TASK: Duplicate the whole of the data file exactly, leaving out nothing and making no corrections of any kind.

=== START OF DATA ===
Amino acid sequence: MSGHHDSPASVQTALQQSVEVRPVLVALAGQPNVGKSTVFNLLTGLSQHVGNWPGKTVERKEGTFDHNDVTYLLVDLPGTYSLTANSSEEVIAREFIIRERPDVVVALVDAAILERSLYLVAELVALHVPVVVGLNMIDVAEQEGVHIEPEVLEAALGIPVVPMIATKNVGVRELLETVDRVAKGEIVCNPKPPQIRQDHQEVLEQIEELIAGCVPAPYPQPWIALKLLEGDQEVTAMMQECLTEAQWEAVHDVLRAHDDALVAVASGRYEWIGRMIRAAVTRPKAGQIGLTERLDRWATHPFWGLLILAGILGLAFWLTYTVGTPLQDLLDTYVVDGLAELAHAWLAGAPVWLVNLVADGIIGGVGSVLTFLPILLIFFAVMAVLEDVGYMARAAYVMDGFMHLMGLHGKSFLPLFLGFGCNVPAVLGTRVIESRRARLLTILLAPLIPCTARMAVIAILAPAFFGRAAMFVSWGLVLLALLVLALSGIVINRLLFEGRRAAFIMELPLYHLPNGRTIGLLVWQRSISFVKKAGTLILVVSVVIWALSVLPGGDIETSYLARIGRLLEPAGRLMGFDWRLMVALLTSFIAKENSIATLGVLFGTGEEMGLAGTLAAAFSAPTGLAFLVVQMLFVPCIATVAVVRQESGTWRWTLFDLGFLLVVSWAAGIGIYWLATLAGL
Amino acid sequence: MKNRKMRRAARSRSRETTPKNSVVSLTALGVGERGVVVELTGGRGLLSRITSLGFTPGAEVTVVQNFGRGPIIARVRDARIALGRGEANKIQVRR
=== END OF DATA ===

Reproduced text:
Amino acid sequence: MSGHHDSPASVQTALQQSVEVRPVLVALAGQPNVGKSTVFNLLTGLSQHVGNWPGKTVERKEGTFDHNDVTYLLVDLPGTYSLTANSSEEVIAREFIIRERPDVVVALVDAAILERSLYLVAELVALHVPVVVGLNMIDVAEQEGVHIEPEVLEAALGIPVVPMIATKNVGVRELLETVDRVAKGEIVCNPKPPQIRQDHQEVLEQIEELIAGCVPAPYPQPWIALKLLEGDQEVTAMMQECLTEAQWEAVHDVLRAHDDALVAVASGRYEWIGRMIRAAVTRPKAGQIGLTERLDRWATHPFWGLLILAGILGLAFWLTYTVGTPLQDLLDTYVVDGLAELAHAWLAGAPVWLVNLVADGIIGGVGSVLTFLPILLIFFAVMAVLEDVGYMARAAYVMDGFMHLMGLHGKSFLPLFLGFGCNVPAVLGTRVIESRRARLLTILLAPLIPCTARMAVIAILAPAFFGRAAMFVSWGLVLLALLVLALSGIVINRLLFEGRRAAFIMELPLYHLPNGRTIGLLVWQRSISFVKKAGTLILVVSVVIWALSVLPGGDIETSYLARIGRLLEPAGRLMGFDWRLMVALLTSFIAKENSIATLGVLFGTGEEMGLAGTLAAAFSAPTGLAFLVVQMLFVPCIATVAVVRQESGTWRWTLFDLGFLLVVSWAAGIGIYWLATLAGL
Amino acid sequence: MKNRKMRRAARSRSRETTPKNSVVSLTALGVGERGVVVELTGGRGLLSRITSLGFTPGAEVTVVQNFGRGPIIARVRDARIALGRGEANKIQVRR